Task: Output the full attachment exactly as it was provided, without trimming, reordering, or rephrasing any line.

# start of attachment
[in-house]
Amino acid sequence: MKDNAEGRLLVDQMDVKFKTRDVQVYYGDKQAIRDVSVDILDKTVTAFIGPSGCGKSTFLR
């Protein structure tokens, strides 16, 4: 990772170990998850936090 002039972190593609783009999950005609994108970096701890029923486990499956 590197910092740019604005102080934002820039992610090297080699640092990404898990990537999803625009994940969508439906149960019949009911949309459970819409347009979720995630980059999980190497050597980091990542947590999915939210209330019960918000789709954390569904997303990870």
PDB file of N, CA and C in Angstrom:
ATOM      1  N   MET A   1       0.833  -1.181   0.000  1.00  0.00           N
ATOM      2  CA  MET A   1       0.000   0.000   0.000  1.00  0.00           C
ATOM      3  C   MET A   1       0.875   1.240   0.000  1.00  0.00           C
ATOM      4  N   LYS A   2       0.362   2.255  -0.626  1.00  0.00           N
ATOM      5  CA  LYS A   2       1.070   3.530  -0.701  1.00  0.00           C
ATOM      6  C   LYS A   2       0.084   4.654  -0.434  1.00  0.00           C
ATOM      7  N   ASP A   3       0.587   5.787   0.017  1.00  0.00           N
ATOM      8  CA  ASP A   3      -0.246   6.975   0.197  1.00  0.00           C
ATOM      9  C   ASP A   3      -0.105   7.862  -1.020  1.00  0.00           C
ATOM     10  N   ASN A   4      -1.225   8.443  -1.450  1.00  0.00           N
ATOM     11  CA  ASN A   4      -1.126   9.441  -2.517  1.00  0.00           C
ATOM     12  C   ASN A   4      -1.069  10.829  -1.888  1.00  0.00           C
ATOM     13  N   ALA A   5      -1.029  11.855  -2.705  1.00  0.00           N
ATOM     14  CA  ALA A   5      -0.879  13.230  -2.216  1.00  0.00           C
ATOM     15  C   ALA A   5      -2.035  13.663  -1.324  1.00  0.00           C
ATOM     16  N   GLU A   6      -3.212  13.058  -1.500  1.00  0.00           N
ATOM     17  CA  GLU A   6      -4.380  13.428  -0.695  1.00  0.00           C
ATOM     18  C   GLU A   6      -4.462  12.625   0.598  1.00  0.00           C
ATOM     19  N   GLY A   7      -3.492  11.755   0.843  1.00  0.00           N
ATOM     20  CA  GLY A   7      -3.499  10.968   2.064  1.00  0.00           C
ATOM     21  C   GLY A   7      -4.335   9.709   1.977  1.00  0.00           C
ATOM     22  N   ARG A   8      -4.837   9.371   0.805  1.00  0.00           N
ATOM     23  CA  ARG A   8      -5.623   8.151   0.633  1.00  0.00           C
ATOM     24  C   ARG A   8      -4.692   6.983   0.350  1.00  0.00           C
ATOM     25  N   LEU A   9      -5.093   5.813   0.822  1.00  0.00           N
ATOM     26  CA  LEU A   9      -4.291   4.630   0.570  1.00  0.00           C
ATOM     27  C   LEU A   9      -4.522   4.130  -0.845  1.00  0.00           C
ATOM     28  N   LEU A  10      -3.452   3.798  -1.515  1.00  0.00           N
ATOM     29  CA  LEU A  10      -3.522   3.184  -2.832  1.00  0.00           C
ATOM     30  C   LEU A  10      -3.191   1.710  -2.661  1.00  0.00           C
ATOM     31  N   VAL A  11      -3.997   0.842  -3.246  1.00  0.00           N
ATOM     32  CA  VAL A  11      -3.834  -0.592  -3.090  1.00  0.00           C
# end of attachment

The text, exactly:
[in-house]
Amino acid sequence: MKDNAEGRLLVDQMDVKFKTRDVQVYYGDKQAIRDVSVDILDKTVTAFIGPSGCGKSTFLR
């Protein structure tokens, strides 16, 4: 990772170990998850936090 002039972190593609783009999950005609994108970096701890029923486990499956 590197910092740019604005102080934002820039992610090297080699640092990404898990990537999803625009994940969508439906149960019949009911949309459970819409347009979720995630980059999980190497050597980091990542947590999915939210209330019960918000789709954390569904997303990870």
PDB file of N, CA and C in Angstrom:
ATOM      1  N   MET A   1       0.833  -1.181   0.000  1.00  0.00           N
ATOM      2  CA  MET A   1       0.000   0.000   0.000  1.00  0.00           C
ATOM      3  C   MET A   1       0.875   1.240   0.000  1.00  0.00           C
ATOM      4  N   LYS A   2       0.362   2.255  -0.626  1.00  0.00           N
ATOM      5  CA  LYS A   2       1.070   3.530  -0.701  1.00  0.00           C
ATOM      6  C   LYS A   2       0.084   4.654  -0.434  1.00  0.00           C
ATOM      7  N   ASP A   3       0.587   5.787   0.017  1.00  0.00           N
ATOM      8  CA  ASP A   3      -0.246   6.975   0.197  1.00  0.00           C
ATOM      9  C   ASP A   3      -0.105   7.862  -1.020  1.00  0.00           C
ATOM     10  N   ASN A   4      -1.225   8.443  -1.450  1.00  0.00           N
ATOM     11  CA  ASN A   4      -1.126   9.441  -2.517  1.00  0.00           C
ATOM     12  C   ASN A   4      -1.069  10.829  -1.888  1.00  0.00           C
ATOM     13  N   ALA A   5      -1.029  11.855  -2.705  1.00  0.00           N
ATOM     14  CA  ALA A   5      -0.879  13.230  -2.216  1.00  0.00           C
ATOM     15  C   ALA A   5      -2.035  13.663  -1.324  1.00  0.00           C
ATOM     16  N   GLU A   6      -3.212  13.058  -1.500  1.00  0.00           N
ATOM     17  CA  GLU A   6      -4.380  13.428  -0.695  1.00  0.00           C
ATOM     18  C   GLU A   6      -4.462  12.625   0.598  1.00  0.00           C
ATOM     19  N   GLY A   7      -3.492  11.755   0.843  1.00  0.00           N
ATOM     20  CA  GLY A   7      -3.499  10.968   2.064  1.00  0.00           C
ATOM     21  C   GLY A   7      -4.335   9.709   1.977  1.00  0.00           C
ATOM     22  N   ARG A   8      -4.837   9.371   0.805  1.00  0.00           N
ATOM     23  CA  ARG A   8      -5.623   8.151   0.633  1.00  0.00           C
ATOM     24  C   ARG A   8      -4.692   6.983   0.350  1.00  0.00           C
ATOM     25  N   LEU A   9      -5.093   5.813   0.822  1.00  0.00           N
ATOM     26  CA  LEU A   9      -4.291   4.630   0.570  1.00  0.00           C
ATOM     27  C   LEU A   9      -4.522   4.130  -0.845  1.00  0.00           C
ATOM     28  N   LEU A  10      -3.452   3.798  -1.515  1.00  0.00           N
ATOM     29  CA  LEU A  10      -3.522   3.184  -2.832  1.00  0.00           C
ATOM     30  C   LEU A  10      -3.191   1.710  -2.661  1.00  0.00           C
ATOM     31  N   VAL A  11      -3.997   0.842  -3.246  1.00  0.00           N
ATOM     32  CA  VAL A  11      -3.834  -0.592  -3.090  1.00  0.00           C